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True Crime Online
Shocking Stories of Scamming, Stalking, Murder, and Mayhem
By J. A. Hitchcock
Information Today, Inc.Copyright © 2013 J. A. Hitchcock
All rights reserved.
What Amy Boyer Didn't Know Killed Her
When the phone rang, Helen Remsburg picked up the receiver and answered with her usual cheery "Hello!"
The voice on the other end sounded desperate. "You have to come! It's Amy."
It took a few seconds for Helen to recognize the voice. It was John Bednar, her daughter's boss.
"Helen, please come. Amy. Amy. Oh my God. Hurry, Helen!"
Helen hung up the phone and quickly called her husband, Tim Remsburg, who worked close by to Bednar's orthodontics practice. Hearing the panic in his wife's voice, Tim ran to his car, jumped in, and headed to Bednar's office. On the way, he heard sirens and saw the flashing lights of several police cars and an ambulance barreling down the street toward him. Instinctively, he made a U-turn and followed the caravan, which stopped at the emergency entrance to the hospital.
Tim parked and ran into the hospital, but security ushered him into a waiting room where he sat alone for what seemed like a lifetime. A nurse finally came in and asked him whether his stepdaughter wore toe rings. Sure she did, he said, and asked when he could see Amy.
The nurse paused for a moment. "I'm sorry, Mr. Remsburg. Amy is dead."
Tim fell to his knees; he couldn't breathe. He staggered to the emergency room entrance as Helen drove up. She opened the car door and looked at Tim. She knew immediately that her daughter was dead.
Helen and Tim found the police in the emergency room and wanted answers. The police shared the details they knew: Amy Boyer had been shot by Liam Youens, a young man about their daughter's age. Apparently, Youens had pulled up to Amy's car in the parking lot near Bednar's office, called out her name, then shot her several times in the face and arms with a Glock 9mm semiautomatic before turning the gun on himself. Youens was pronounced dead at the scene.
Helen and Tim had never heard their daughter mention Youens, although both of them had attended Nashua High School at the same time in Nashua, New Hampshire, a few years earlier. When the Nashua police went to visit Youens's parents that night, they found a connection of sorts between the two. They confiscated Youens's computer and discovered two online diaries, on Tripod.com and GeoCities.com, dating back at least 2 years. The police began to cobble together a tale of obsession and murder.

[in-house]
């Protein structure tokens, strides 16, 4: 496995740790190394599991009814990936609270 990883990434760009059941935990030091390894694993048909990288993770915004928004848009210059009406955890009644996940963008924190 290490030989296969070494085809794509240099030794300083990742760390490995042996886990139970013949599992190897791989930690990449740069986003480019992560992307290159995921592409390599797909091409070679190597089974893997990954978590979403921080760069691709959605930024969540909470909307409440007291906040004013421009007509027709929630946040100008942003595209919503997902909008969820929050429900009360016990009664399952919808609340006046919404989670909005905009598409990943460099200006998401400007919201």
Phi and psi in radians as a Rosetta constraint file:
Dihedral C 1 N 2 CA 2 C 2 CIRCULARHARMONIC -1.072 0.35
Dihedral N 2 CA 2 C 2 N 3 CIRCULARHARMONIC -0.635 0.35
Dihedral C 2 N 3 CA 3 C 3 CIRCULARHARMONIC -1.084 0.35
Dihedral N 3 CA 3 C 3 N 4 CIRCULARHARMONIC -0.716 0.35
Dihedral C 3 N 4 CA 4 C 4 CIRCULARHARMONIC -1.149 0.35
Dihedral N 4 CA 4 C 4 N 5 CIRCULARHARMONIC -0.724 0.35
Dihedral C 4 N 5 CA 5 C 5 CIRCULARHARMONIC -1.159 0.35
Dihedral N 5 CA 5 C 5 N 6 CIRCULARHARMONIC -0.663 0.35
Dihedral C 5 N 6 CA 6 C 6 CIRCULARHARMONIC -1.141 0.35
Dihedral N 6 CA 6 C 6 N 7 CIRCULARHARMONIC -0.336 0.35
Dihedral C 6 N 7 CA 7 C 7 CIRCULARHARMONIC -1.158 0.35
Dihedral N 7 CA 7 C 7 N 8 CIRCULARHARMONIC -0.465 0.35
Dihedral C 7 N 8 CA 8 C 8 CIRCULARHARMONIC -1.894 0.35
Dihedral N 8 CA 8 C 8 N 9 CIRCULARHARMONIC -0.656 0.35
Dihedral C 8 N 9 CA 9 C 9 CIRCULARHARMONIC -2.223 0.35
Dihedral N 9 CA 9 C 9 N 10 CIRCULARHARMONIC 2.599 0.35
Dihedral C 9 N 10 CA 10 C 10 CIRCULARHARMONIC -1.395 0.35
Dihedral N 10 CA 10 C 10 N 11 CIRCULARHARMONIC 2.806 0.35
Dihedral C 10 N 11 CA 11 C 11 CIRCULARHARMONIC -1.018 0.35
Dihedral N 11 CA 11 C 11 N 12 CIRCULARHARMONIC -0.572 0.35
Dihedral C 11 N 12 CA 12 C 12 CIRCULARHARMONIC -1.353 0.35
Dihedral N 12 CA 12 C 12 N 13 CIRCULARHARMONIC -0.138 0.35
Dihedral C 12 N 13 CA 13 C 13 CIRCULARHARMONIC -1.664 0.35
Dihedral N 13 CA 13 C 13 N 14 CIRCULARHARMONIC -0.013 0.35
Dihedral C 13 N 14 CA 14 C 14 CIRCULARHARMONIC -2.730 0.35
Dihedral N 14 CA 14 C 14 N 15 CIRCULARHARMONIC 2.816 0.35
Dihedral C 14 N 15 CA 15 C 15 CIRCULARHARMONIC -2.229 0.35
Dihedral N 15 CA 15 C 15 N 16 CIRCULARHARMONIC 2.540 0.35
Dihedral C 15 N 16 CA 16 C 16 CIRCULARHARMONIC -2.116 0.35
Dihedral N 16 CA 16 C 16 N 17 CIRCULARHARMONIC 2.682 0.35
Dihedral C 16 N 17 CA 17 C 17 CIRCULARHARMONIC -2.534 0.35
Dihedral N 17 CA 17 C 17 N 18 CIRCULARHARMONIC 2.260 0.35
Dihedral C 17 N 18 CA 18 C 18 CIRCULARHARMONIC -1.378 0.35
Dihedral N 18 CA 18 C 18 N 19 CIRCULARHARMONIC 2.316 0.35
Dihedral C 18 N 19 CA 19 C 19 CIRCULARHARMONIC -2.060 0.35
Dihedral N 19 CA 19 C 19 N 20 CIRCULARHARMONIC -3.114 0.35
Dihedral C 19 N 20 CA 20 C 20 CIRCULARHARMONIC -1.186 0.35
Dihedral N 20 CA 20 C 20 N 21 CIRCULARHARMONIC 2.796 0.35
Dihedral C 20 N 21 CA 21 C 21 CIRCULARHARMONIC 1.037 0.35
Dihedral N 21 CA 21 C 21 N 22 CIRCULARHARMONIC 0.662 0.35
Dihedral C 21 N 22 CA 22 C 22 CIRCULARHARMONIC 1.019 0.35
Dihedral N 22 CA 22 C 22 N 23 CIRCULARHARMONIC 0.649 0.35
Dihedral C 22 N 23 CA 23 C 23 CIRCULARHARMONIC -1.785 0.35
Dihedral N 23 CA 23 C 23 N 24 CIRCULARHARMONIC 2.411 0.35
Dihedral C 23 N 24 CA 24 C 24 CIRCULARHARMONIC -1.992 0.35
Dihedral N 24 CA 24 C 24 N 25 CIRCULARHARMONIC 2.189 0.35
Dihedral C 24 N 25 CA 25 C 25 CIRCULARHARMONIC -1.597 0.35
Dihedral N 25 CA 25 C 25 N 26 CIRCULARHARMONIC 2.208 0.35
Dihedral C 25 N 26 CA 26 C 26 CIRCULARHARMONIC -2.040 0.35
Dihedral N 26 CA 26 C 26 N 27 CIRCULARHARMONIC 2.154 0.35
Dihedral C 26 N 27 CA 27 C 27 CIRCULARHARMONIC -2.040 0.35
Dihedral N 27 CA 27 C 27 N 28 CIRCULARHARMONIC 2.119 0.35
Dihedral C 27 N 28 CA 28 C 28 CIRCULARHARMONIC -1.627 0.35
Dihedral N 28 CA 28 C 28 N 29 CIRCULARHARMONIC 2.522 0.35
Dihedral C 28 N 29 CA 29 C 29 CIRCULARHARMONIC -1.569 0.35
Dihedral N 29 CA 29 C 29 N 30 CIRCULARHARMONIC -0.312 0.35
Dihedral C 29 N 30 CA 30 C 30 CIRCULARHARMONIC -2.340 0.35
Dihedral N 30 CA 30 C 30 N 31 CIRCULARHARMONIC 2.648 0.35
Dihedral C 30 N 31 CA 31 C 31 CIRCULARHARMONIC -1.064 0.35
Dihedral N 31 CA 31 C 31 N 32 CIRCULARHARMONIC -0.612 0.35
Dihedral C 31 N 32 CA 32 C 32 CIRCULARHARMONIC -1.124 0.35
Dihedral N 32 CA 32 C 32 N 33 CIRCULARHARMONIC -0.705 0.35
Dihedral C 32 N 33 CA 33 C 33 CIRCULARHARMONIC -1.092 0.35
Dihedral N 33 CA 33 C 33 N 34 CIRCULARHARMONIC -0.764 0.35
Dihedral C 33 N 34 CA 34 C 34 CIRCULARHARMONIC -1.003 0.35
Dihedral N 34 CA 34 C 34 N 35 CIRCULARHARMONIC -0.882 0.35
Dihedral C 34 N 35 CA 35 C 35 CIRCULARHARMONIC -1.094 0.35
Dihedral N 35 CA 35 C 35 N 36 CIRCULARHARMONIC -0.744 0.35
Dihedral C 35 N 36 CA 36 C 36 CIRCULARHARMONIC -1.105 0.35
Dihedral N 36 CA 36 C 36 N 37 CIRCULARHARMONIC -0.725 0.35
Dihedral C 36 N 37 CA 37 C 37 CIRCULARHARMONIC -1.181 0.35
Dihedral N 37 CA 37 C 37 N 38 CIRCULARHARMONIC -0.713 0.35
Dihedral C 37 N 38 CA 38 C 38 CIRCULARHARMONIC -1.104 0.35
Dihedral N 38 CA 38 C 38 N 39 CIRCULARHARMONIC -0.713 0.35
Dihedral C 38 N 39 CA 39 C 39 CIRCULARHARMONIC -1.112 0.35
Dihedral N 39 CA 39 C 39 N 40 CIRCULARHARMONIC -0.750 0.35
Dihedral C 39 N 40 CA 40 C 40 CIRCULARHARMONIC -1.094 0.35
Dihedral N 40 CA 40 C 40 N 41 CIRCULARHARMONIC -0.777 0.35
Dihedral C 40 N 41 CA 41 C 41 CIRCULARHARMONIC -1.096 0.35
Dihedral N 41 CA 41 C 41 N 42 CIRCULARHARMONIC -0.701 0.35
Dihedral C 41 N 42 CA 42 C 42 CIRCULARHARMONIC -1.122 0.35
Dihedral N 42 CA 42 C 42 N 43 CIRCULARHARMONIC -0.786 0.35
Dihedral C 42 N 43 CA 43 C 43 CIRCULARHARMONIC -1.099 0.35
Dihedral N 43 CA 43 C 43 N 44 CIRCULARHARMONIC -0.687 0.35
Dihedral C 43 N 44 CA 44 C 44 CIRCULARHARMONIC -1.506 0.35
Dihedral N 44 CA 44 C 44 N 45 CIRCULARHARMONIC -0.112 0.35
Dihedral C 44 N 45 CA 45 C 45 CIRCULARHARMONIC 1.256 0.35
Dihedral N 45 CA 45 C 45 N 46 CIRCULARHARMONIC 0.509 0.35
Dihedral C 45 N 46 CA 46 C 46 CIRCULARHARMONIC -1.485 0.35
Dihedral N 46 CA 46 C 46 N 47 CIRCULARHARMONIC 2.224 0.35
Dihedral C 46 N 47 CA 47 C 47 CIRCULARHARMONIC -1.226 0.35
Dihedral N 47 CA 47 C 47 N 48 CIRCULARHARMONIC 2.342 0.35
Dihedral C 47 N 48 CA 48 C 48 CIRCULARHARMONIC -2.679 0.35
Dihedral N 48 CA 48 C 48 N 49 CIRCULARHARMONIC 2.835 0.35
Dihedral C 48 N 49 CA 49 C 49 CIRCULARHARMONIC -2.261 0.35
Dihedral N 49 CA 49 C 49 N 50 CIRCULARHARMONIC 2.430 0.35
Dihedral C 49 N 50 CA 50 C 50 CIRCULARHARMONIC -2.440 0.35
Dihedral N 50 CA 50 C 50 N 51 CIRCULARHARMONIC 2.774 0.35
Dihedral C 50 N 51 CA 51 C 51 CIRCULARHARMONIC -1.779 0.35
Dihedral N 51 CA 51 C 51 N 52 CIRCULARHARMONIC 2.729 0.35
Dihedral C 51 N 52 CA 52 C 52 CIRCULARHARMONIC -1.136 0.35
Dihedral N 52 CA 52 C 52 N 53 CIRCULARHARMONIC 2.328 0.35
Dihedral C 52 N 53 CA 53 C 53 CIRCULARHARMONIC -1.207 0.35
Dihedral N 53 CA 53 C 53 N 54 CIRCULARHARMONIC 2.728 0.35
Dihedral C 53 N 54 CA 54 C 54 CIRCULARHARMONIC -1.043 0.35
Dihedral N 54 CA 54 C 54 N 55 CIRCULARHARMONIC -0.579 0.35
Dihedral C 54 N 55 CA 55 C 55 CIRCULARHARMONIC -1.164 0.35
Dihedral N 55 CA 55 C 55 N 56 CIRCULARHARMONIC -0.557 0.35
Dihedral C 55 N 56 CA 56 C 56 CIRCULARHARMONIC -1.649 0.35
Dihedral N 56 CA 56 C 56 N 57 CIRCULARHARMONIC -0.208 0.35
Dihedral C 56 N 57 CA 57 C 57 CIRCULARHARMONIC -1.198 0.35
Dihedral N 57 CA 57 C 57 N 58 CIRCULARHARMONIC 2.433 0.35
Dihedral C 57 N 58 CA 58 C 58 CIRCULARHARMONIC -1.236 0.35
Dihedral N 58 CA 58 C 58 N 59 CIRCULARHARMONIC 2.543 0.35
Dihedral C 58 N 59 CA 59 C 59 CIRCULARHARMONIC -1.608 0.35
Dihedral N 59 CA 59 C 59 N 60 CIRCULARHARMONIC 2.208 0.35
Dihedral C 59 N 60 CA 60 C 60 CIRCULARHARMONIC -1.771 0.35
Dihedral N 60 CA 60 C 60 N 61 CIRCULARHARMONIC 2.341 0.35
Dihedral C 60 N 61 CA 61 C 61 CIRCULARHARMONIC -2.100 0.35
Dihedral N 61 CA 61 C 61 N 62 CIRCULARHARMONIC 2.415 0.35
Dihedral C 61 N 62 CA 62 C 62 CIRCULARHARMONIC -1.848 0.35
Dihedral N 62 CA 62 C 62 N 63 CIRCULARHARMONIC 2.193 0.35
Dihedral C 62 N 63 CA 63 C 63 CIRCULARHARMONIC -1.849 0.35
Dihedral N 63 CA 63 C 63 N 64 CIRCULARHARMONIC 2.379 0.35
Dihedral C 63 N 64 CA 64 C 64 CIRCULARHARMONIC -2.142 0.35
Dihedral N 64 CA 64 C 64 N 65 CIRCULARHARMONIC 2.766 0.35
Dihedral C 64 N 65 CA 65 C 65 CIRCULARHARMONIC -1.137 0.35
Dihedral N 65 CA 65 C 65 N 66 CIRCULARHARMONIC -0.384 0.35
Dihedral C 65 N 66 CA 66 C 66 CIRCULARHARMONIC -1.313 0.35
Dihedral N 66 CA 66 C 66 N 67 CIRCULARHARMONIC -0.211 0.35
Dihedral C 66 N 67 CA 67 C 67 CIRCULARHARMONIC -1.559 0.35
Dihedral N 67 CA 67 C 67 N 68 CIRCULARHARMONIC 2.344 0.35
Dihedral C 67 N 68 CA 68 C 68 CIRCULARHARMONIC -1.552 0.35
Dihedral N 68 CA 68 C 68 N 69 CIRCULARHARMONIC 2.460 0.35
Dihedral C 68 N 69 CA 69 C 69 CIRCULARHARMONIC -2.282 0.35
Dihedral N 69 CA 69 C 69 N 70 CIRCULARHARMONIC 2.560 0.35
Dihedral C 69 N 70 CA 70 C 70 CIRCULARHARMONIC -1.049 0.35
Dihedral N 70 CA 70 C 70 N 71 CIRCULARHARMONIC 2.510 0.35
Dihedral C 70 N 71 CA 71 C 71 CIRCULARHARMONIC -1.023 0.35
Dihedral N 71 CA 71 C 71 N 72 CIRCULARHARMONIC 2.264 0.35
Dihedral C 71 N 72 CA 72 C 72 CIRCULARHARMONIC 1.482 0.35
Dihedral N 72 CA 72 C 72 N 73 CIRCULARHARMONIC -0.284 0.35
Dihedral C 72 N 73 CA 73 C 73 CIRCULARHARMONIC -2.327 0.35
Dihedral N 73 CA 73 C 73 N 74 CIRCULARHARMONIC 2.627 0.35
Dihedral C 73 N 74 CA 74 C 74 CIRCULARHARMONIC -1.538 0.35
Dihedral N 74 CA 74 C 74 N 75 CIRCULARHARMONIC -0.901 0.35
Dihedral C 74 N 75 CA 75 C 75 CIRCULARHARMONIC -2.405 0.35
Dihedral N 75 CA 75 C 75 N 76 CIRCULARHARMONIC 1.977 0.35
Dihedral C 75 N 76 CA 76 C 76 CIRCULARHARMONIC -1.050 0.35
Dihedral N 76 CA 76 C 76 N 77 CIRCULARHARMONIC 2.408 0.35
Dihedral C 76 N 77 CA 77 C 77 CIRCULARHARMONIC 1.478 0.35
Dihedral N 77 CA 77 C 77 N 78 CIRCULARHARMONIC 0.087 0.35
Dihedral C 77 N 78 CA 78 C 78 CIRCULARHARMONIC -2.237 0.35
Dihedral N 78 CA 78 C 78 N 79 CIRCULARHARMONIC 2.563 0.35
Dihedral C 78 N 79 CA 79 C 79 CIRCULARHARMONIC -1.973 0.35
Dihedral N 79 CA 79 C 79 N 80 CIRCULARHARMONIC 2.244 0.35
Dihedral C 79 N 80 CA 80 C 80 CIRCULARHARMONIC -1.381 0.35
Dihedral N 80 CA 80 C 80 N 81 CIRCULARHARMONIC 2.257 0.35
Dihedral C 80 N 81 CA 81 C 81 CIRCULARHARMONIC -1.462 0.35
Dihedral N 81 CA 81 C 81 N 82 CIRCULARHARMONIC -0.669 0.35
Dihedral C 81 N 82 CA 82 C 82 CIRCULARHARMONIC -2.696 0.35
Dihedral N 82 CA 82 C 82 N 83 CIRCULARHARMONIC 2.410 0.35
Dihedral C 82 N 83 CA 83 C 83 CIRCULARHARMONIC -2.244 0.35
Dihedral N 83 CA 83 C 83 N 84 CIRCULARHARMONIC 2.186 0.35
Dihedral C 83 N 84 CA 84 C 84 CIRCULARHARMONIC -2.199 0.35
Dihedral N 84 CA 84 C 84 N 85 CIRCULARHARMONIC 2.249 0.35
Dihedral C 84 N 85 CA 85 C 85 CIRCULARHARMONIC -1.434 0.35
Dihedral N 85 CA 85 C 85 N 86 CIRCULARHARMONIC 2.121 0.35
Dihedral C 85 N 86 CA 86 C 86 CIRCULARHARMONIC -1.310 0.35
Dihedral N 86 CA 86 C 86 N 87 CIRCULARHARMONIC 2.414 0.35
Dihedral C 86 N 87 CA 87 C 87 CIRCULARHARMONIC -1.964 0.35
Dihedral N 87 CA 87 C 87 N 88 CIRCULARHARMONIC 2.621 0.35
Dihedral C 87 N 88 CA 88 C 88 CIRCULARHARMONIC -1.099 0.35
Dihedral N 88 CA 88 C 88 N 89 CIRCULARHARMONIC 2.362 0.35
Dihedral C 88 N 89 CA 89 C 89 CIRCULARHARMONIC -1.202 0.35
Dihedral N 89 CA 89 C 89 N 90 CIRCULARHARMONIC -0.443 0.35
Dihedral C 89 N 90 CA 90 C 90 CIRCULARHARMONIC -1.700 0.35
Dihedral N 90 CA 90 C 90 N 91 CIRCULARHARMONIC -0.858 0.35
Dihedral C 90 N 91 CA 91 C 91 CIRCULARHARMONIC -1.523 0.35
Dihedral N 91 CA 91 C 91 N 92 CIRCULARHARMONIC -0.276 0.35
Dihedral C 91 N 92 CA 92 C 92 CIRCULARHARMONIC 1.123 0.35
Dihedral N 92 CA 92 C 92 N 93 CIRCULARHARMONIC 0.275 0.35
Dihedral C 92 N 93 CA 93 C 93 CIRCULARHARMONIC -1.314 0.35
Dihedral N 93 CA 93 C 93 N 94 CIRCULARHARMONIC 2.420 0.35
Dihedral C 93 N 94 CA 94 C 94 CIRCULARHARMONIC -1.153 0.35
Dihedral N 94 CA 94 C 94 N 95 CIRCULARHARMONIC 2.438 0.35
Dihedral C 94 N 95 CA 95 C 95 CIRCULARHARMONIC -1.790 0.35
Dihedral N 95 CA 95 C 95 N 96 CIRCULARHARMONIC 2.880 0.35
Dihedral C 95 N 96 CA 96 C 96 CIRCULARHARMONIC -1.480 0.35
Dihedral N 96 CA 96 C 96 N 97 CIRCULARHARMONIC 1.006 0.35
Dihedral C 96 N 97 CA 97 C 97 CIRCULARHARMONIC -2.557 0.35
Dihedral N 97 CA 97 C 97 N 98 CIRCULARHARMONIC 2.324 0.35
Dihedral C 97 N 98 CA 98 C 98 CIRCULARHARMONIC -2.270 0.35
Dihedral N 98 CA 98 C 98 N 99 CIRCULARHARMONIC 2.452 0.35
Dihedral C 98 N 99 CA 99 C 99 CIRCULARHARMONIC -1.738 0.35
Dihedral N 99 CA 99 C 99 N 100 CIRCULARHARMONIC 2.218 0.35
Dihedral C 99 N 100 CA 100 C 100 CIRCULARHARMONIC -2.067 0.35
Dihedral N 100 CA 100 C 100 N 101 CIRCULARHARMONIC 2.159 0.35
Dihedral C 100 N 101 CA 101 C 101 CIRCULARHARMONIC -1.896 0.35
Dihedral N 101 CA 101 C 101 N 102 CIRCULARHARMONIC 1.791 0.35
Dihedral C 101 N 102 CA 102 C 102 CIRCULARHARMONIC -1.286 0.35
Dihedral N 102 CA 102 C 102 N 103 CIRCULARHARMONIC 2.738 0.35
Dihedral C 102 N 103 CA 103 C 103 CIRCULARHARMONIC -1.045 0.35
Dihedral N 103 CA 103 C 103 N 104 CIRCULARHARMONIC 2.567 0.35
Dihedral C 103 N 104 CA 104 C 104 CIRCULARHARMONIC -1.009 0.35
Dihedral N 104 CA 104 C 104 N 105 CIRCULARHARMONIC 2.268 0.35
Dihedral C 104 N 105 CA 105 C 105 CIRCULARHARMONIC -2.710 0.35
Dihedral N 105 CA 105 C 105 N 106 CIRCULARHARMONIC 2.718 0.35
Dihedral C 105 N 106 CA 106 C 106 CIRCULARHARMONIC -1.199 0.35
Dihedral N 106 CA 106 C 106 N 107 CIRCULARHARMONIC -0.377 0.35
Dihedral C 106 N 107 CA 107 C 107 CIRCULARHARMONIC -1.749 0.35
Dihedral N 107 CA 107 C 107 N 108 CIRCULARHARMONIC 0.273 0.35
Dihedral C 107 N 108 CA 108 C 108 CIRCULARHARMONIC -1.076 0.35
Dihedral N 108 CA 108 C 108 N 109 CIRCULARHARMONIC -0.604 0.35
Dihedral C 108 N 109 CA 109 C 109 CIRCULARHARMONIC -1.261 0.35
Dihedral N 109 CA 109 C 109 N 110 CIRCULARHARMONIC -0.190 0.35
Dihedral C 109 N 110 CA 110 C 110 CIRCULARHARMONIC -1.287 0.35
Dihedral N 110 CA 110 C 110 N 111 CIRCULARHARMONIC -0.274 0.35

Youens first saw Amy during a church youth group meeting when they were both in eighth grade. He wrote in his online journal that he simply "fell in love" with Amy but watched her from afar, never letting her know how he felt. By the 10th grade, he waited until she passed him in the hall and just stood and stared. His was a growing obsession, as the following excerpts from his websites make clear.
Whenever I was around Amy, I knew she was thinking of me. She would act as though she didn't notice me, whether or not I was staring at her (I actually didn't do it all the time, much less later in the year). To pretend that you don't notice someone uses twice as much concentration on that person than if you just ignored them. She even went as far as to brush by me in the lunch room, I even tried to avoid it, but she would have none of that. A normal person would have kept right, but because, "She had no idea I was there (yah-right)" she stayed in the center of the hall.
On one of his websites, Youens later wrote:
Oh great, now I'm really depressed, hmmm ... looks like it's suicide for me. Car accident? Wrists? A few days later I think, "hey, why don't I kill her too?" was the basic plan for the next half decade, I work fast don't I?
On December 12, 1997, Youens wrote the following post on the alt.suicide.holiday discussion group about slitting his wrists:
The best way to do it is this: – get a very large bowl, full of ice water ... lots of ice – put your arm in it for an hour (hurts at first) – get a razor or sharp knife, exactor knife good – cut along the wrist where it meets the hand – then cut 45 degrees down across your wrist – then down center along your arm until it starts to hurt – note: when I tried this, right before I cut. I dropped the knife and vomited.
Youens wrote online about his frustrations, his dreams, his anger, and his obsession for Amy, and then stalked her in real life. He borrowed his mother's car several times, drove it to Amy's house, and parked across the street. He would park for hours near her house, smoking, thinking, and dreaming. He lived to see her just one more time, and his paranoia escalated. One day as he waited near Amy's house, a police car drove past him. He later wrote on his website that he was sure the police were "onto him." Youens was convinced that Amy's stepfather also "knew" about his obsession with Amy. But he had a plan: He was going to kill Amy.
His collection of firearms grew, too, including an AR-15 and a Glock. He took photos of himself posing with the guns and posted them on his websites, noting the purchase price and even musing about murdering Amy in the following excerpt:
Murder: Subplan: NHS (Nashua High School). I'm trying to remember when lunch starts, 10:05 I think, I believe 10:20 would be a good time for the attack. I plan to start shooting people in the courtyard as fast as I can. Reload, I am told that two Nashua Police officers will be in the school (this is why I need a vest). If those cops don't blow my brains out, I figure I'll have one minute before the cavalry comes ... ill go for head shots head shots head shots! They are a MUST.